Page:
A new poll suggests that the British public is not concerned about greater private sector involvement in the NHS, as long as treatment remains free at point of use.
The British public are not opposed to greater private sector involvement in the NHS
Research Company ICM interviewed over 1,000 British adults about their thoughts on the NHS. It found that 83% agreed with the statement:
"It shouldn't matter whether hospitals or surgeries are run by the government, not-for-profit organisations or the private sector, provided that everyone including the least well-off has access to care".
Just 14% disagreed with this statement.
In addition only a minority (36%) of the participants believe that the NHS provides better care than systems in France and in Germany.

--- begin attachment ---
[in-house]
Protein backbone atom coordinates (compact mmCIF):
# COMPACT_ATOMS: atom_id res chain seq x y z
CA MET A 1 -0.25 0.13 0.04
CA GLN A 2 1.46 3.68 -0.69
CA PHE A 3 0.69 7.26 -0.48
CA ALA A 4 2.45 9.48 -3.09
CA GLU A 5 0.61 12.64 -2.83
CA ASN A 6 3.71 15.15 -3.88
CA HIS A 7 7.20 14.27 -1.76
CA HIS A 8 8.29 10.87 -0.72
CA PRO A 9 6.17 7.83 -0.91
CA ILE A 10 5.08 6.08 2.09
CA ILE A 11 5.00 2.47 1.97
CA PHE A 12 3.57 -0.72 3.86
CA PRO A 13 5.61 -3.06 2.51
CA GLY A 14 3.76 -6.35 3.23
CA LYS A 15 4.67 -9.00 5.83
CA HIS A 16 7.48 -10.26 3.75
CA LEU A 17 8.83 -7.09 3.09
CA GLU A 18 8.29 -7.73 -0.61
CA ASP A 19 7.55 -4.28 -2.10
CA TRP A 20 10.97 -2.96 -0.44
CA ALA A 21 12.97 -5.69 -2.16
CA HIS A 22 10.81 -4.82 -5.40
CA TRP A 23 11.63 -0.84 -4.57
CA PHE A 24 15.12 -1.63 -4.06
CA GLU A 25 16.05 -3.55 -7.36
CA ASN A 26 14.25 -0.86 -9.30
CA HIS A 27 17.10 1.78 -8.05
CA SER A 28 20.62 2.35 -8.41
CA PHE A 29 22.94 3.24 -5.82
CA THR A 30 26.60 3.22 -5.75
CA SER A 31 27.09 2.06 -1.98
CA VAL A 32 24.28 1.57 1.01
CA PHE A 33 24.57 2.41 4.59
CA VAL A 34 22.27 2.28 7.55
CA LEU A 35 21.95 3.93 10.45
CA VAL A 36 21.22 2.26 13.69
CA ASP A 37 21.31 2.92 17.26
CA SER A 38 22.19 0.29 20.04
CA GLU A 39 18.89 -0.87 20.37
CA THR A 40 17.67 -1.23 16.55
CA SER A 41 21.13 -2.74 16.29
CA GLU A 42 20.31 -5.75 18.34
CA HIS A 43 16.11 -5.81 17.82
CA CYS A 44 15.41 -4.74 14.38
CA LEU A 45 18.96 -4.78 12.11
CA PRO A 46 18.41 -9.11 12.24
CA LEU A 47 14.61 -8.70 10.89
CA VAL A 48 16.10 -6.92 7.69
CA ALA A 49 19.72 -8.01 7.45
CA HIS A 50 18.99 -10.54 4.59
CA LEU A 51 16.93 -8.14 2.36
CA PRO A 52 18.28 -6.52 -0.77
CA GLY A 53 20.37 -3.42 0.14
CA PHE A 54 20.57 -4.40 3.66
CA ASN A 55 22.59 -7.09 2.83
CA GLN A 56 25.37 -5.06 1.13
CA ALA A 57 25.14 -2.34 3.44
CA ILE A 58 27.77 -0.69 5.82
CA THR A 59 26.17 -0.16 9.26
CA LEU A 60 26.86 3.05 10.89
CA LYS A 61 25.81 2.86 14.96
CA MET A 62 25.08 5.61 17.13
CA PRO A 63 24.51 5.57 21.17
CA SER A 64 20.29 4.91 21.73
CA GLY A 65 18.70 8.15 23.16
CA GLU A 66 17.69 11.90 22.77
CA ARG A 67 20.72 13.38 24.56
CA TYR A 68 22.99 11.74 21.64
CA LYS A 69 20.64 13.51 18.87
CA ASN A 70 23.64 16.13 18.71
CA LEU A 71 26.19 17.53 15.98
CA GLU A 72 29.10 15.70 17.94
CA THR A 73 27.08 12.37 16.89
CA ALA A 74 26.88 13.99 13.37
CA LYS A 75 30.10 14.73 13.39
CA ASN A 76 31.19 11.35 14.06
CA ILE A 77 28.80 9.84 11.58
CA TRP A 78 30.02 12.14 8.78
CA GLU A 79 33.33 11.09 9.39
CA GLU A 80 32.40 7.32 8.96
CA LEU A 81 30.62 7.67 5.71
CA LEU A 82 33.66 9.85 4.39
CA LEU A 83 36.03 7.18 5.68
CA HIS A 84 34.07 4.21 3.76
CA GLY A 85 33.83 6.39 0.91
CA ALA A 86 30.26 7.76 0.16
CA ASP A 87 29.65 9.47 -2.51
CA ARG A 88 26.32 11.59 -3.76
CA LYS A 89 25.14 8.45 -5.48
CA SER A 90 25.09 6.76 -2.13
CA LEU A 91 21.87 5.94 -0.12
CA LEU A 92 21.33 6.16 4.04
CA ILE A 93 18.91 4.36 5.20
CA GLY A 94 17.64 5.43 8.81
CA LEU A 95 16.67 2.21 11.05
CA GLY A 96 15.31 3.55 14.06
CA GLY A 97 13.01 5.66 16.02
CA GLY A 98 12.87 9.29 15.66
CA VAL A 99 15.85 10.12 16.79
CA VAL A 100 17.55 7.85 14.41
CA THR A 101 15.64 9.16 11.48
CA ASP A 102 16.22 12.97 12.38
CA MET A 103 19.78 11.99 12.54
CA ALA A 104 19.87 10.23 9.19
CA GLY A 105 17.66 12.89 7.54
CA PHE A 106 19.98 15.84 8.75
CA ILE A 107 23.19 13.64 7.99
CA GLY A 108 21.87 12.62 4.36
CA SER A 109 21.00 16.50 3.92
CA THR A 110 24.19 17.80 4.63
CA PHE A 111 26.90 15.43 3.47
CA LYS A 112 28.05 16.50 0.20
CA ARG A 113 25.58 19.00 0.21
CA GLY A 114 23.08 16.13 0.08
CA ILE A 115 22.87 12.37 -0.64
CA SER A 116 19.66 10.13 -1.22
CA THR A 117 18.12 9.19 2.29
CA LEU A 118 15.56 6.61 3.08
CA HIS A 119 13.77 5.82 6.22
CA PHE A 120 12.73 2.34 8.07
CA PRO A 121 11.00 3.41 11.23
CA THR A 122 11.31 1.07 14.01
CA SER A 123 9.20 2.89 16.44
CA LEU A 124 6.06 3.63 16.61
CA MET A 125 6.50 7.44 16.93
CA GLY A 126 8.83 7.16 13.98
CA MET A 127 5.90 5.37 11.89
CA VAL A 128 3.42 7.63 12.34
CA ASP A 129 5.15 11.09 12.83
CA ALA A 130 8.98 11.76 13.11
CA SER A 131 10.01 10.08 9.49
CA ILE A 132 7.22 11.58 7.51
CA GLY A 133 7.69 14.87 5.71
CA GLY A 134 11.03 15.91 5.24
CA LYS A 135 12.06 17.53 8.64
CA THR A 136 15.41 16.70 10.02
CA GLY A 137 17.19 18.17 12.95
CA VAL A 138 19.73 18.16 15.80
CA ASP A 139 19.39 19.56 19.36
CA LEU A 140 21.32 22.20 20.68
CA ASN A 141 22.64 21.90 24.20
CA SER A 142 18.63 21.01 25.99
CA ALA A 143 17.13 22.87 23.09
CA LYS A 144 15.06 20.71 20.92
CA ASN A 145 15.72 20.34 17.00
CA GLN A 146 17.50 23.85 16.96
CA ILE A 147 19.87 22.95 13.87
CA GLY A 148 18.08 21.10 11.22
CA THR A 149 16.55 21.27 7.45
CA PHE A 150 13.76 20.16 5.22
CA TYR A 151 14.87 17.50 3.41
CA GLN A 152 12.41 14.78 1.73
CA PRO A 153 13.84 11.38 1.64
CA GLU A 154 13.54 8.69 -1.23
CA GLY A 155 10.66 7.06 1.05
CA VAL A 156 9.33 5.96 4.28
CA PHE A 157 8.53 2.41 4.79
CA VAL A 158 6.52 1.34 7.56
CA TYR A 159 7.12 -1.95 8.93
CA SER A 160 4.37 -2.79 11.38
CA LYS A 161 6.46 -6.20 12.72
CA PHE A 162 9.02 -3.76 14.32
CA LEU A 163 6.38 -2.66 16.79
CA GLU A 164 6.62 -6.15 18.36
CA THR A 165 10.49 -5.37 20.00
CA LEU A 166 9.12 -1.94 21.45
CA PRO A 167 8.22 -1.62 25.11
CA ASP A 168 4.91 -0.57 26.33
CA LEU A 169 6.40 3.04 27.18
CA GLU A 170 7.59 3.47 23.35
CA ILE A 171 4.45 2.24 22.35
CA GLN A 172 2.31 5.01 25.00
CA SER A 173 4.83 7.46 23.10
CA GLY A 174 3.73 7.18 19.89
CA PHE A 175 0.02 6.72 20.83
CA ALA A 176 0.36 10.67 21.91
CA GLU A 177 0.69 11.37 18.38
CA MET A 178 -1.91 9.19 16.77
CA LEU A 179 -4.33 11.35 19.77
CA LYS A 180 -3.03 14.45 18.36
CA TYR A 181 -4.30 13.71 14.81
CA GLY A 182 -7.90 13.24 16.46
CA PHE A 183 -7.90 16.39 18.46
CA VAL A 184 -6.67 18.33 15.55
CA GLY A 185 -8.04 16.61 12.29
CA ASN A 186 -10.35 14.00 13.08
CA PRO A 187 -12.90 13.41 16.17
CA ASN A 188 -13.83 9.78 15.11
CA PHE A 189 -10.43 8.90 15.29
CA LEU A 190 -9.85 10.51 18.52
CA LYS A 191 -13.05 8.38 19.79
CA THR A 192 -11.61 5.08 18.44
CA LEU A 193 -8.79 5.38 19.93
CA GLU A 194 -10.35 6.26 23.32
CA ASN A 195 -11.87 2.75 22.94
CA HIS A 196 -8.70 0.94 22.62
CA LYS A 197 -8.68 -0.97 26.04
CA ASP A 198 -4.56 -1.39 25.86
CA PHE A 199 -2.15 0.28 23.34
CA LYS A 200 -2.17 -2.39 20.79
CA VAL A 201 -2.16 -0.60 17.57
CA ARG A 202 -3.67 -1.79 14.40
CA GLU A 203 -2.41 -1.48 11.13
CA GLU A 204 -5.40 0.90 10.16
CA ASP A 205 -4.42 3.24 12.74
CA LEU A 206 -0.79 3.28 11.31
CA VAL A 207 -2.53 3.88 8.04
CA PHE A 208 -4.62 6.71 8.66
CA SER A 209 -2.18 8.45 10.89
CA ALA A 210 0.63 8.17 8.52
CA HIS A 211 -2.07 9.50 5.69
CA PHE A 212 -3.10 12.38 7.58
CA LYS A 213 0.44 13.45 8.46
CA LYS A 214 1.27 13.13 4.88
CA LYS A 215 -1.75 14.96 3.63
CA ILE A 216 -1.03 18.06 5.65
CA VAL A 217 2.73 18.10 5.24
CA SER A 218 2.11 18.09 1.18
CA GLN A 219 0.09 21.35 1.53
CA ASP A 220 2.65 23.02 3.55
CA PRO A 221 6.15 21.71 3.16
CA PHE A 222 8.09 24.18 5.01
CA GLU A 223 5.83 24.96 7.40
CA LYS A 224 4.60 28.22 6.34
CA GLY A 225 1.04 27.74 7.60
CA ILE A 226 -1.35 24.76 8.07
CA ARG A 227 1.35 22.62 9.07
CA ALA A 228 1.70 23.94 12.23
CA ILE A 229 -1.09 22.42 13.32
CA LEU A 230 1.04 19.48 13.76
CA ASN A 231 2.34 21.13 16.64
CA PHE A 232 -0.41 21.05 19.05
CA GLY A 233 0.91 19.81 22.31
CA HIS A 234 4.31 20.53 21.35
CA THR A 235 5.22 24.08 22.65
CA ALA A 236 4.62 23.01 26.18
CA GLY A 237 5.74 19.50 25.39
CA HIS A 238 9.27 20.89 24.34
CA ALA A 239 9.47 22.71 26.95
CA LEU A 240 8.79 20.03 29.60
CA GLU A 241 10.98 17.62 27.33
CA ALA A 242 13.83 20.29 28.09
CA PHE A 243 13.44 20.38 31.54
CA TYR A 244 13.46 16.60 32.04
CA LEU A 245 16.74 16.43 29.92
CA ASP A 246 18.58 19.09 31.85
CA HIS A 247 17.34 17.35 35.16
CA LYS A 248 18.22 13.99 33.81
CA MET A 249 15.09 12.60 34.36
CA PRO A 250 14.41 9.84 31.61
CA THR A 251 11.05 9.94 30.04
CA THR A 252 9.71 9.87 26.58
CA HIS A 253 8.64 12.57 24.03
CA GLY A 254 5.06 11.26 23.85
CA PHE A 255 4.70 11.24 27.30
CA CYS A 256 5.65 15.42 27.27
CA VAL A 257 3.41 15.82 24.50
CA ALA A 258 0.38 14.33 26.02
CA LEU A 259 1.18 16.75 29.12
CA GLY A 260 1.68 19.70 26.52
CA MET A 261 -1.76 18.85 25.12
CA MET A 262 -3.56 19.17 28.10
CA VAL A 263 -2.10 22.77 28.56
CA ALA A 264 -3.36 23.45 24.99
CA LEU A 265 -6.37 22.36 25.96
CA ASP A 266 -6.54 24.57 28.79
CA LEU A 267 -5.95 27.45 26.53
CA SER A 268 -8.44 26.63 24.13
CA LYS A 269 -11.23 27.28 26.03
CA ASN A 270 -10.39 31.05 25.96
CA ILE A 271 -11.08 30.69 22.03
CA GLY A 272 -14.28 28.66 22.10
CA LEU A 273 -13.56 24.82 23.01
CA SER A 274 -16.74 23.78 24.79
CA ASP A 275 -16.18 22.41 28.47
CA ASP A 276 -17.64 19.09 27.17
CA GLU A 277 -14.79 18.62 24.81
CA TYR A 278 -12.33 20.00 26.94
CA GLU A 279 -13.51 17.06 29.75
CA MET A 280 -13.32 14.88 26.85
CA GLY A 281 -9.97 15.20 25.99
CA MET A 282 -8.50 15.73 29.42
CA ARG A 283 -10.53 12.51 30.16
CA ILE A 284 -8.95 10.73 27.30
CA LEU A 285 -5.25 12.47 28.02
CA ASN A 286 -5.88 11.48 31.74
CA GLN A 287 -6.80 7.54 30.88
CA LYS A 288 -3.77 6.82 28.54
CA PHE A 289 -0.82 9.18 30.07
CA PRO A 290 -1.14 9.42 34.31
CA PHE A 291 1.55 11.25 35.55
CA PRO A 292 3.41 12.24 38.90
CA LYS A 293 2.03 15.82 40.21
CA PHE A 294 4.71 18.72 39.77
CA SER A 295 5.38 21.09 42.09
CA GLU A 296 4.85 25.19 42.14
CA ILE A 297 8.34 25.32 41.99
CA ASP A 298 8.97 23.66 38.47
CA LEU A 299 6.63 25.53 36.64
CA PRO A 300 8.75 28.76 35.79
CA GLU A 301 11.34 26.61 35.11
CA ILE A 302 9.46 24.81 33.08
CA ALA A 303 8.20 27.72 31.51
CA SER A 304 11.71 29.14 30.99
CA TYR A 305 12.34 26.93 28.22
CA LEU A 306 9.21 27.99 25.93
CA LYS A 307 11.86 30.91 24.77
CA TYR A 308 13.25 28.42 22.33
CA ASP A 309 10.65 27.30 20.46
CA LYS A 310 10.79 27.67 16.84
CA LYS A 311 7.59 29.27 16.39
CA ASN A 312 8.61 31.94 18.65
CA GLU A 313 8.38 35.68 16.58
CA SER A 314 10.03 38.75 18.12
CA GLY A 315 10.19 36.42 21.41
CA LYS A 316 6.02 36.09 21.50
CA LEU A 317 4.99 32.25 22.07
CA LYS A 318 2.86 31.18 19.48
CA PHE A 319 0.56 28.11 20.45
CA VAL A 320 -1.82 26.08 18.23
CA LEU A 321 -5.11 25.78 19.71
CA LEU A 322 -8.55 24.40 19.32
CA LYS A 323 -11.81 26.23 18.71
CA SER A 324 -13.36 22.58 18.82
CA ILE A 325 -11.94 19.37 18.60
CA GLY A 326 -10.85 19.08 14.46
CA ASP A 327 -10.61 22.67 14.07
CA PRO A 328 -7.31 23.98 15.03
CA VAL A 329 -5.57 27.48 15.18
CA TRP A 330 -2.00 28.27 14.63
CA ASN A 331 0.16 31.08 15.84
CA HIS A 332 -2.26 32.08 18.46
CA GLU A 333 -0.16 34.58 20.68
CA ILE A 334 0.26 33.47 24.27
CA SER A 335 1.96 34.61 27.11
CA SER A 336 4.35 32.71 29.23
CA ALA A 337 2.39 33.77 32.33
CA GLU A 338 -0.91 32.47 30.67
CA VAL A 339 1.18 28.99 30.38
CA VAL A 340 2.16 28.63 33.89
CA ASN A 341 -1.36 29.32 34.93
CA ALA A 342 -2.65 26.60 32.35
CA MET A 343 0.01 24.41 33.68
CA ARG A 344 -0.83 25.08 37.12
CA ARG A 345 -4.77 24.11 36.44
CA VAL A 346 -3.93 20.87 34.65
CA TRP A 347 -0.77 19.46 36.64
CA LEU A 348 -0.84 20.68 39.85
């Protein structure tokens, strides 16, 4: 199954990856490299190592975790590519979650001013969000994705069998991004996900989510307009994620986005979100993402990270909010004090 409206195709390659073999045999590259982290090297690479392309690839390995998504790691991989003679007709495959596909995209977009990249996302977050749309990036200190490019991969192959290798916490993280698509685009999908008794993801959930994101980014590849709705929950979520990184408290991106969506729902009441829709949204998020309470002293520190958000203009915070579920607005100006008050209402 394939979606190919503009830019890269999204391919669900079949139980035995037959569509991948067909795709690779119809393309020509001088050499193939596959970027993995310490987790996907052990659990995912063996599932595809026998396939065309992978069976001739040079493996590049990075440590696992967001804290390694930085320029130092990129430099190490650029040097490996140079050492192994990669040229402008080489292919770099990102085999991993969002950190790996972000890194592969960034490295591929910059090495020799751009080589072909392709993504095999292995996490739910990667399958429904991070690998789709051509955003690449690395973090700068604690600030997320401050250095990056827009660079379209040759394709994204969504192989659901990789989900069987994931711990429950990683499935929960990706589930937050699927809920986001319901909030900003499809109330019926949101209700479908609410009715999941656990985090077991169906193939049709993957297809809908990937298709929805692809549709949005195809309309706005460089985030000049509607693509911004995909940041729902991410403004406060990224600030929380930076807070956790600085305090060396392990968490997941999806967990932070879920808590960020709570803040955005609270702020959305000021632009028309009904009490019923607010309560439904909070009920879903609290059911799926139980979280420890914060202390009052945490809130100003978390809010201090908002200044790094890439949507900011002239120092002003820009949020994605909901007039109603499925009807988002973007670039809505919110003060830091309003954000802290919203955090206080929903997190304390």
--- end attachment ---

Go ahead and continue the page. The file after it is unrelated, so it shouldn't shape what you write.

In fact, 41% think that people living in European countries receive just as good a level of healthcare as we do on the NHS.
The survey also asked the participants about their biggest concerns as an NHS inpatient without private medical insurance. A quarter- 26%- said that they would worry about having to wait a long time for treatment.
Another quarter-24%- said that they would be most worried about picking up an infection at the hospital.
However, faith in the NHS in general is still resilient, with 56% agreeing that the NHS is “the envy of the world”. David Green, Director of Civitas, said:
"It is clear that most people still support the NHS, but that does not mean they are opposed to change."
"What this poll shows is that people generally support the idea of universal care at the point of need - not the virtual state monopoly of healthcare provision that we currently see.”
The report called for the government to forge ahead with the NHS reforms, in order to prevent any more scandals like those at the Mid-Staffordshire trust.
© ActiveQuote Ltd. 2013